By Clare Laker-Mansfield
Division, scandal and crisis: these are the most striking features of Theresa May’s government today.
If faced with mass protest by workers and youth – this shambolic Tory regime could be forced from power. Indeed, they could be pressed into calling a general election at any moment. Our movement must therefore go on the offensive.
On 15 November students demonstrated to demand free education. Socialist Students is calling for this to be followed with huge protests on campuses around the country on budget day, 22 November.
But crucial in building a movement to force the Tories out are the trade unions. As a first step, the Trade Union Congress should call and mobilise a huge national demonstration – to demand an end to the public sector pay cap, and to build support for mass, coordinated strike action.
Jeremy Corbyn and John McDonnell could also play a major role in seeing the government out of the door. As well as seeking to exploit Tory divisions in parliament, they should be calling for workers and young people to mobilise on the streets.
But even without such developments, it remains possible this weak minority government could collapse under the weight of scandal and infighting. May faces battles on multiple fronts.
As the EU Withdrawal Bill enters its ‘committee stage’ reading in parliament, rebellion is in the air among Tory MPs. Already, David Davis, the Brexit secretary, has been forced to concede that parliament will be granted a ‘take it or leave it’ vote on the final deal.
But this has only served to embolden the so-called ‘soft Brexiteers’ – with no indication of any appetite for compromise on either side of the Tories’ gaping divide. Other points of contention include the question of whether the government ought to increase its ‘financial offer’ to the EU.
Meanwhile, May’s former chief of staff has written a scathing attack on the chancellor, Phillip Hammond, in the lead-up to budget day. Writing in Murdoch’s Sun ‘newspaper’, Nick Timothy lays into “Fiscal Phil” for what he argues is his rigid approach and lack of willingness to improve “economic justice.”
Timothy and May are, of course, no friends of the working class. They certainly have no real interest in delivering a more fair or just society. What this really represents is a disagreement about how to respond to the electoral revolt that took place on 8 June.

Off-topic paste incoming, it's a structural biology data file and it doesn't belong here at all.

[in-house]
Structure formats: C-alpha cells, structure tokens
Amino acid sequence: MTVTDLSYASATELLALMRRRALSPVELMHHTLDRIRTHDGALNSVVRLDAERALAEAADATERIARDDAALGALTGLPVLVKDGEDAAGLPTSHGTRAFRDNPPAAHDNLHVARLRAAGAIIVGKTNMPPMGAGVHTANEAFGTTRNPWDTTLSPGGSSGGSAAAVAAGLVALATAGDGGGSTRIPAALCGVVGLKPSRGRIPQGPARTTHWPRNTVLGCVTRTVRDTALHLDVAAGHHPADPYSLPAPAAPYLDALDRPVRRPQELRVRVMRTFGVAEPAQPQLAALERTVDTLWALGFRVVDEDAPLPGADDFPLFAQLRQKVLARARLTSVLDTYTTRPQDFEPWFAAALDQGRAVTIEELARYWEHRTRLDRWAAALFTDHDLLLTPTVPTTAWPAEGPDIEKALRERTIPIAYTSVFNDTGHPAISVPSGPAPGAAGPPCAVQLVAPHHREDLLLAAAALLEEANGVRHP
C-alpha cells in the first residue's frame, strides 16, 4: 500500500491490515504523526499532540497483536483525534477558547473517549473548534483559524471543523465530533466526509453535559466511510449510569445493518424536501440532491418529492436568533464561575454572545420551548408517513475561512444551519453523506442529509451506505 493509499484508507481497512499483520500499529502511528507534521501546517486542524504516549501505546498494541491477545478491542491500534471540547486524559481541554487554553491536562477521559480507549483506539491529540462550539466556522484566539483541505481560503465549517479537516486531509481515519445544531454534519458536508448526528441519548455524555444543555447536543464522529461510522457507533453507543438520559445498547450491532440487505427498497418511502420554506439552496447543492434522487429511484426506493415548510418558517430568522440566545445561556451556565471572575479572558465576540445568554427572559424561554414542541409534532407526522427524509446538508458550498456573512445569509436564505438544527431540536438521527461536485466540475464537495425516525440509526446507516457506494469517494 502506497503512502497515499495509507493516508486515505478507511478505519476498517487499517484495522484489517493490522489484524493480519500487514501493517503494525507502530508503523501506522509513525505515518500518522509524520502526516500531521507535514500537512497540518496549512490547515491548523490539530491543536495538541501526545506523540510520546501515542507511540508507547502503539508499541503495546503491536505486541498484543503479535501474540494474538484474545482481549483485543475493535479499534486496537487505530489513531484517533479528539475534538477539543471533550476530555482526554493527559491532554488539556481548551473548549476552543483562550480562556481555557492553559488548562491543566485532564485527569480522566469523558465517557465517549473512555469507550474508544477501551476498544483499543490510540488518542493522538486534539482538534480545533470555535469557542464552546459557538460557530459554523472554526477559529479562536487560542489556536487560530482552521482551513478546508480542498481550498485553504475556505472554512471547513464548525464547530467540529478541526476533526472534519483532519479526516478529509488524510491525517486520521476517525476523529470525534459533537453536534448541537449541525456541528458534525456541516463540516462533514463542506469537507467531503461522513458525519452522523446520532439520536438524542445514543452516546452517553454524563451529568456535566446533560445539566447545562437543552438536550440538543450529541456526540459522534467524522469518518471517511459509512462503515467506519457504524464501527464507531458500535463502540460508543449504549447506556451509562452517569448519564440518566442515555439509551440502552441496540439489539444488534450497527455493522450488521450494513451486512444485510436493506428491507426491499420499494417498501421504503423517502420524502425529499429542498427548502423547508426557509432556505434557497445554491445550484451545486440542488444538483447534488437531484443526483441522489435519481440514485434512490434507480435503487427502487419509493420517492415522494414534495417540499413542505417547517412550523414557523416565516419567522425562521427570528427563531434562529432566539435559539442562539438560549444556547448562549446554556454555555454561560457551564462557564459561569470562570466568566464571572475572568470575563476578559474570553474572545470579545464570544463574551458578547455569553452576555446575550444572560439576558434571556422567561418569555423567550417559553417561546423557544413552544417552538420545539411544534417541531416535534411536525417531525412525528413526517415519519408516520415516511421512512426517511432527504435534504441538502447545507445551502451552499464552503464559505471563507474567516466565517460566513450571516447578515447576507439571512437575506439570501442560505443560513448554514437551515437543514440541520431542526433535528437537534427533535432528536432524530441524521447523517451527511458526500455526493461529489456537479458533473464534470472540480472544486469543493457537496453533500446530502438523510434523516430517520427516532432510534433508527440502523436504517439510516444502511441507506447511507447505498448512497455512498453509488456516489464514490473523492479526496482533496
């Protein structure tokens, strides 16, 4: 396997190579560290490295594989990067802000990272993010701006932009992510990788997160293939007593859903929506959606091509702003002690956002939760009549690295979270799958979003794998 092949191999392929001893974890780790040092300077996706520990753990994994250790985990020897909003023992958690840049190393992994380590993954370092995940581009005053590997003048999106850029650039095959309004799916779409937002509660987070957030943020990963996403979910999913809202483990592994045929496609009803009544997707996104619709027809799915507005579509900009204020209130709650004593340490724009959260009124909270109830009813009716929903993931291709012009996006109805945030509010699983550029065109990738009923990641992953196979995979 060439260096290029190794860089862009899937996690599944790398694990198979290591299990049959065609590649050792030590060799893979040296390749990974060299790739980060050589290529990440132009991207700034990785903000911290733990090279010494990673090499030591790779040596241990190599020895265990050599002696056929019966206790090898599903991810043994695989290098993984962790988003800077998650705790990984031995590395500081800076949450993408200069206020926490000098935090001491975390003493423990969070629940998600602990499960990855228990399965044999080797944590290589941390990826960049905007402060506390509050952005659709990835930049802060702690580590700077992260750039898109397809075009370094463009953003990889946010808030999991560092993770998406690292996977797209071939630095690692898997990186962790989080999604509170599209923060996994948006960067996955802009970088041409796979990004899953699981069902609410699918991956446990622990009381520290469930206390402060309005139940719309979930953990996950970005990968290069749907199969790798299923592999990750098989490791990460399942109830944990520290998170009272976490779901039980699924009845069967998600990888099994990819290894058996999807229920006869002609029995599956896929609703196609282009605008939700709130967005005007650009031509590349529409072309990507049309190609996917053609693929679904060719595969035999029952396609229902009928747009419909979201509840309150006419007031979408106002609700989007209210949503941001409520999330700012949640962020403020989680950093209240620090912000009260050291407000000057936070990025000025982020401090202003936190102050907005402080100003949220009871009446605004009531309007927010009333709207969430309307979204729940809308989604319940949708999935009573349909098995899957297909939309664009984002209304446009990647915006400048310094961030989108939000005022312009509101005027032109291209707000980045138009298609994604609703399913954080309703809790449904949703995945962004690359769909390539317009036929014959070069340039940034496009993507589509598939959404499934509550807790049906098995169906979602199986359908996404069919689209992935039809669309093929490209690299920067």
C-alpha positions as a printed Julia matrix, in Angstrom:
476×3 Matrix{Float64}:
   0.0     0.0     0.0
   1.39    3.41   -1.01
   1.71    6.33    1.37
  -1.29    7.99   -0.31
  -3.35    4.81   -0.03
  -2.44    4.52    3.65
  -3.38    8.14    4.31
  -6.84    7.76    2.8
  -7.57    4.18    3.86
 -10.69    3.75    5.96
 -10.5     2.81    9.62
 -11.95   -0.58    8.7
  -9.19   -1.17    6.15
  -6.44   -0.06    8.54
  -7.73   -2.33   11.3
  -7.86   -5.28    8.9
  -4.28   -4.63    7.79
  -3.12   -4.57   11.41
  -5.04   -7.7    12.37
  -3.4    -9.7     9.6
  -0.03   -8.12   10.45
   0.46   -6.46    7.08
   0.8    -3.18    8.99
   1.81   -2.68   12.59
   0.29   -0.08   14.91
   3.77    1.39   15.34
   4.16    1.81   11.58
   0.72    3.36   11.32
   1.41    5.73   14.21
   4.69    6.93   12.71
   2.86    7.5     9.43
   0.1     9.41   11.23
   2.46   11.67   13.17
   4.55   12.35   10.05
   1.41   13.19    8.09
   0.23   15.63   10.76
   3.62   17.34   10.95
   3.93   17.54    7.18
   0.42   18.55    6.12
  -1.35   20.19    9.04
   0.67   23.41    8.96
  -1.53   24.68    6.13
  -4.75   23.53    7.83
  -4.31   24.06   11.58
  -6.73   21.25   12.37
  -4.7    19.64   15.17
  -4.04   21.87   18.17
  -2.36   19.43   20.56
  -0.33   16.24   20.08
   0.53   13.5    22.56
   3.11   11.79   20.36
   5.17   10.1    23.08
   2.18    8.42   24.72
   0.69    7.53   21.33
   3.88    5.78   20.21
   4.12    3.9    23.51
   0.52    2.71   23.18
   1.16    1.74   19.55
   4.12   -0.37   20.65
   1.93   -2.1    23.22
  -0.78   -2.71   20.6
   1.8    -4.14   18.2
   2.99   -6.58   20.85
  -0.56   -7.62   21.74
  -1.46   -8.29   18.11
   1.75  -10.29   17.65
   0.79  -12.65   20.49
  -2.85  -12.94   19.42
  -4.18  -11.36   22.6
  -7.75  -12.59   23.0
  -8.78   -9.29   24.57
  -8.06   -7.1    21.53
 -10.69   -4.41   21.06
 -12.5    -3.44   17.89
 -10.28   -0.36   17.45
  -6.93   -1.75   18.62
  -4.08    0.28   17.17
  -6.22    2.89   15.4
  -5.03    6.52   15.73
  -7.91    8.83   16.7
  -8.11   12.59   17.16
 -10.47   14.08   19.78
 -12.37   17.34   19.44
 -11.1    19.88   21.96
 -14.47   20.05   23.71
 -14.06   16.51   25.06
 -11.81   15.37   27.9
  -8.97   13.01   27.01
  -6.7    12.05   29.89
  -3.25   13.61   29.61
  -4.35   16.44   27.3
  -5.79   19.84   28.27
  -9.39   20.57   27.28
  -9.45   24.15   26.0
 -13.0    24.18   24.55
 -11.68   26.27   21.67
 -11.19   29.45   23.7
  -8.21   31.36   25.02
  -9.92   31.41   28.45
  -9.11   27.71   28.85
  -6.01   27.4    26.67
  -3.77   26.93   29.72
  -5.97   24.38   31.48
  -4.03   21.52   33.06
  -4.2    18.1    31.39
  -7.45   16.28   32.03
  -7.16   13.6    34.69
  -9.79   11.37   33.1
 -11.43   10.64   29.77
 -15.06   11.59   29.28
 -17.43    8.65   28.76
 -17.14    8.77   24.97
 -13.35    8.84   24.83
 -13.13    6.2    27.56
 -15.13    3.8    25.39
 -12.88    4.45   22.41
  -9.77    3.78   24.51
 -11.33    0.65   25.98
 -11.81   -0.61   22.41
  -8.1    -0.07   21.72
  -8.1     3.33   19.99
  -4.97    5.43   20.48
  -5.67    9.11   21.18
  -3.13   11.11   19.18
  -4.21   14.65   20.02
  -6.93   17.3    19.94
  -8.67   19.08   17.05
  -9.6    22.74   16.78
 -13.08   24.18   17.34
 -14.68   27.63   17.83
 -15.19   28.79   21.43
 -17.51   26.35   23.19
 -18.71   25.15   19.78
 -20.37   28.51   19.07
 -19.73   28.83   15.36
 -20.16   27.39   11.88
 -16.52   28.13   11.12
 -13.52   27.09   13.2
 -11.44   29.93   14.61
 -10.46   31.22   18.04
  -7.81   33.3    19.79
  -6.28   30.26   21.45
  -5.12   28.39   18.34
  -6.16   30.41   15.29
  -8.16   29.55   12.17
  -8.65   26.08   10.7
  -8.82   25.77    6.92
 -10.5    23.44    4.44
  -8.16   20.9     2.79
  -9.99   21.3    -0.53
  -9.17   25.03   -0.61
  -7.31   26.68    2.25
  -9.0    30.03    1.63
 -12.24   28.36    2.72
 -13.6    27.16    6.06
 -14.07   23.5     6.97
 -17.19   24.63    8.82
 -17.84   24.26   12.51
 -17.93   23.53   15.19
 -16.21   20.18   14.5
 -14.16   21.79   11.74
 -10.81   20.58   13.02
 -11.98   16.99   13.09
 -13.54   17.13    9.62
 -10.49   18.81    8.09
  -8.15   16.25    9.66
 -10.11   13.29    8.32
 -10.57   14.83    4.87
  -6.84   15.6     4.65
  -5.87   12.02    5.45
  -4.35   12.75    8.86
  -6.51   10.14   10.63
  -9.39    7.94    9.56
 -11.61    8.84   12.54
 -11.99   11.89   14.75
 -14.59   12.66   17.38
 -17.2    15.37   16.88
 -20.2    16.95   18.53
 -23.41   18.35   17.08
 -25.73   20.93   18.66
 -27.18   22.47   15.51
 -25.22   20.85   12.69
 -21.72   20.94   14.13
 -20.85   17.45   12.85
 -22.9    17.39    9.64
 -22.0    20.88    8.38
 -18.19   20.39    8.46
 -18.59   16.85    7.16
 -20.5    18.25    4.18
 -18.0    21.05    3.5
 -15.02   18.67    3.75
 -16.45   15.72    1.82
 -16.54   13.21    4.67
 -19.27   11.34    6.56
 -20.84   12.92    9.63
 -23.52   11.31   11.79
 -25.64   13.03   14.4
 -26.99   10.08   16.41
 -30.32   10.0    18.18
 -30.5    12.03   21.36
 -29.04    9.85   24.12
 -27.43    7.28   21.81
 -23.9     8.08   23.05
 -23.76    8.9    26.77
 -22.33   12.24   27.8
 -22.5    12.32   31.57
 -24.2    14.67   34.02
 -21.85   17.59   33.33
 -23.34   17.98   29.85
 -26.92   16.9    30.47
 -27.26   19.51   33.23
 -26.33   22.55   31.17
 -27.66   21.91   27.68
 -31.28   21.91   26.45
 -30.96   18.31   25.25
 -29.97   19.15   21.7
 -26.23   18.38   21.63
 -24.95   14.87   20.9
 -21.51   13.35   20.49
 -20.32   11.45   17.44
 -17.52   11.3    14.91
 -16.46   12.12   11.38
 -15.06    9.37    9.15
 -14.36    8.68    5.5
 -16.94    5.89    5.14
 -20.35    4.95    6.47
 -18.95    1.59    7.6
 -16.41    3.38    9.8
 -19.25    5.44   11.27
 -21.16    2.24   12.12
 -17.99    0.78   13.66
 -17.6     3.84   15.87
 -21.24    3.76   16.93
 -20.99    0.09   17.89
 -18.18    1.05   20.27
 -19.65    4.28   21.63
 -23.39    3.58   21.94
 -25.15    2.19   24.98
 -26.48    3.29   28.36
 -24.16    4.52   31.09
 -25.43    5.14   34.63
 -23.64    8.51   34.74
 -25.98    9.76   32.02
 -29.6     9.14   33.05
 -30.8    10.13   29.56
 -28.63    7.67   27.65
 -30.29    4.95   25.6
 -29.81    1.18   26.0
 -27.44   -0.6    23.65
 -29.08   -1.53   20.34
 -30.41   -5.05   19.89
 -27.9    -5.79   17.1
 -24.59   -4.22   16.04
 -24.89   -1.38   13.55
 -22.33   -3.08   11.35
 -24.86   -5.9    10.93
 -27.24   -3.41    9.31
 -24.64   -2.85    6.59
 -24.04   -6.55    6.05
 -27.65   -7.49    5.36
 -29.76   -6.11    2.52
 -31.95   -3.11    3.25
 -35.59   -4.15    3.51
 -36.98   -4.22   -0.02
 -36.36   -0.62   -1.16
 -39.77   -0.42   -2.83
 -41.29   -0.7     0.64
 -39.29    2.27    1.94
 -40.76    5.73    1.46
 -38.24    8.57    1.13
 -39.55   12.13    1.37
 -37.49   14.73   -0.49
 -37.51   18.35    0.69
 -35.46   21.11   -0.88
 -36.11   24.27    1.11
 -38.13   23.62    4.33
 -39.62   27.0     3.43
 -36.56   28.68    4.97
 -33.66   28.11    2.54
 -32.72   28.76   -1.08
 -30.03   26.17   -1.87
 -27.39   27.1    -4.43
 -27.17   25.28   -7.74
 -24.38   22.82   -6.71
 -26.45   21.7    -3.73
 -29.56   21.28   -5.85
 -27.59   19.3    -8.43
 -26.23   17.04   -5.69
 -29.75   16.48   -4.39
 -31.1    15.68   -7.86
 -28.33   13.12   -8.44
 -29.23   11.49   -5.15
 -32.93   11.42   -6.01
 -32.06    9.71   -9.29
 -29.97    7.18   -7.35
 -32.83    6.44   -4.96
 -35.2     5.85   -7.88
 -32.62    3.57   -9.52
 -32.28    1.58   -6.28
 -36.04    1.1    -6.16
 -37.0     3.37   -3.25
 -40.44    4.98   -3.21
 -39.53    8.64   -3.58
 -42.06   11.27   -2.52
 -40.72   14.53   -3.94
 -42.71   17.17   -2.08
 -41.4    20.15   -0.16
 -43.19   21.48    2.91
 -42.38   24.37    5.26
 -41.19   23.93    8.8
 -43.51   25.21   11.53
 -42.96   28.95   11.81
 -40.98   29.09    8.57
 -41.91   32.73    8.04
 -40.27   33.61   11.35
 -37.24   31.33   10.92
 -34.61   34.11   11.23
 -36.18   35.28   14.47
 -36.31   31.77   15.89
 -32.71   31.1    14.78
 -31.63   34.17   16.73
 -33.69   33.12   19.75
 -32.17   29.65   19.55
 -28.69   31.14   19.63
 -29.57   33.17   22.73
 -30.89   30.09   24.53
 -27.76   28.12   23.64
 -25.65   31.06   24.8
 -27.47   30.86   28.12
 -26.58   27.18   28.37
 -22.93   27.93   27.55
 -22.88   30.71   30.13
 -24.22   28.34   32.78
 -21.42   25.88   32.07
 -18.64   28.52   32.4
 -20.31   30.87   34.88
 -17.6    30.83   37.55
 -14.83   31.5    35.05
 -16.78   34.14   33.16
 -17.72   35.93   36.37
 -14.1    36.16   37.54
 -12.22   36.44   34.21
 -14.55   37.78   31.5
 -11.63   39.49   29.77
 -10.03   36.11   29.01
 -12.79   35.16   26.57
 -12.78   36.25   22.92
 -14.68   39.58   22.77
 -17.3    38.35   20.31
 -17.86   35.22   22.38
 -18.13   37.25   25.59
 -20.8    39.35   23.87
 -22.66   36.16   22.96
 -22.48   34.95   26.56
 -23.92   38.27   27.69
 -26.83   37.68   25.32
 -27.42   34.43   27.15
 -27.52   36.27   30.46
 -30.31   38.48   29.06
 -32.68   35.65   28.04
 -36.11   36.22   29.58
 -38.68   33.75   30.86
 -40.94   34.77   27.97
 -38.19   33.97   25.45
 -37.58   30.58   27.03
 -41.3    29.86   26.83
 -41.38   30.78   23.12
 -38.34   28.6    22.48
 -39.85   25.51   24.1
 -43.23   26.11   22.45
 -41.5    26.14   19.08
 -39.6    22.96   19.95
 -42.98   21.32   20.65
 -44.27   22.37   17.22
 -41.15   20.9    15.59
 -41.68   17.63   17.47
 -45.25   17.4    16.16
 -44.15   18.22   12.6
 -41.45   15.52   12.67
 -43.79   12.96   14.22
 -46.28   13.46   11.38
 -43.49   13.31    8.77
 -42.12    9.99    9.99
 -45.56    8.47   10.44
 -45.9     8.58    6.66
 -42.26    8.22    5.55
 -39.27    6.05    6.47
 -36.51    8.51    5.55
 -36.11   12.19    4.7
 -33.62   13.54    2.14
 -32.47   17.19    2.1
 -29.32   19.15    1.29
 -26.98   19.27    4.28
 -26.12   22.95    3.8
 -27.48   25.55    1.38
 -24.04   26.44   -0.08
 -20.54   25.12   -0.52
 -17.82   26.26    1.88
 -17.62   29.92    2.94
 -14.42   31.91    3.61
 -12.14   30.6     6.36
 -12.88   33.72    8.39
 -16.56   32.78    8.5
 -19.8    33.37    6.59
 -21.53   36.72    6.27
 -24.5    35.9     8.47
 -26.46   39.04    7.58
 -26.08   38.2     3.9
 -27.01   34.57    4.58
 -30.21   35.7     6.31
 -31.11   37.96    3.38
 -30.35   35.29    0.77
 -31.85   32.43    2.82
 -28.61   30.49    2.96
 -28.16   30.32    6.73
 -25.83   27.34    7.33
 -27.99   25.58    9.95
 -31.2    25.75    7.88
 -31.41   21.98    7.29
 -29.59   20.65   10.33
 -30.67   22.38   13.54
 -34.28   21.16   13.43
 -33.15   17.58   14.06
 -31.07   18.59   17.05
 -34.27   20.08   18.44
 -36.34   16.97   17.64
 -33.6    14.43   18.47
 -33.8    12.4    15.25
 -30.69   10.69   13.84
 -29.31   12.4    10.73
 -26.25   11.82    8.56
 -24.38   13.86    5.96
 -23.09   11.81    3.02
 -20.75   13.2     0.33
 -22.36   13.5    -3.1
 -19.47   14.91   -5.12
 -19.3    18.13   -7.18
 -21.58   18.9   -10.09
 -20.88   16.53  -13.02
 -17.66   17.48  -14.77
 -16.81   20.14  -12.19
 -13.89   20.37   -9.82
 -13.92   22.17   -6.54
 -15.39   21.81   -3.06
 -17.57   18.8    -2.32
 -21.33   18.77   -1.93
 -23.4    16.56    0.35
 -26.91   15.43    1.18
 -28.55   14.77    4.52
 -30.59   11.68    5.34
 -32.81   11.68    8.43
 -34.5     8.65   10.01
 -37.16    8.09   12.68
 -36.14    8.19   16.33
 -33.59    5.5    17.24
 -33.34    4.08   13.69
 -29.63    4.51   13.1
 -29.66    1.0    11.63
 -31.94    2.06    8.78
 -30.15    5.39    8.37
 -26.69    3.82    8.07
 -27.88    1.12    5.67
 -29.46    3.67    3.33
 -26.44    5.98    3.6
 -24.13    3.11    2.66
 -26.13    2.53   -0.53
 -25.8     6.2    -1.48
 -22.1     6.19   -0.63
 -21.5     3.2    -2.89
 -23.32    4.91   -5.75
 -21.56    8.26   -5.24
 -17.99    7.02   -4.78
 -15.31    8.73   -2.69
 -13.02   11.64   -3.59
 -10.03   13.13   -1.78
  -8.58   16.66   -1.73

Timothy seemingly favours loosening the screws of austerity in a desperate attempt to regain credibility and halt the rise of Corbyn. But Hammond is clearly fearful that any concessions to working class people would only whet our appetite for more, feeding into the desire for a fundamental break with austerity.
This is something the Tories, whose raison d’être is to defend the interests of the super-rich 1%, are unable to offer. In truth, neither approach offers them a way out of this quagmire.
Rumbling on is the scandal over sexual abuse and harassment in Westminster. Among the latest revelations are allegations that a television producer was groped by a member of David Cameron’s staff in 10 Downing Street itself.
May’s deputy, Damien Green, remains under pressure over similar accusations. The prime minister’s weakness is laid bare by her inability to sack or appoint cabinet ministers at her choosing. This includes the ongoing farce over Boris Johnson‘s appalling blunders over the status of a British woman jailed in Iran.
This crisis for the Tories is itself a reflection of the deep crisis faced by the capitalist class as a whole. For the workers’ movement, this should be an opportunity to fight for a fundamentally different type of society.
This means organising to force the Tories from power. It means conducting a battle not just against the representatives of the 1% in the Conservative Party, but those Blairite Labour MPs whose politics has more in common with that of Hammond and May than with the ideas of socialism.
And it means fighting for a fundamentally different type of society – for socialist change.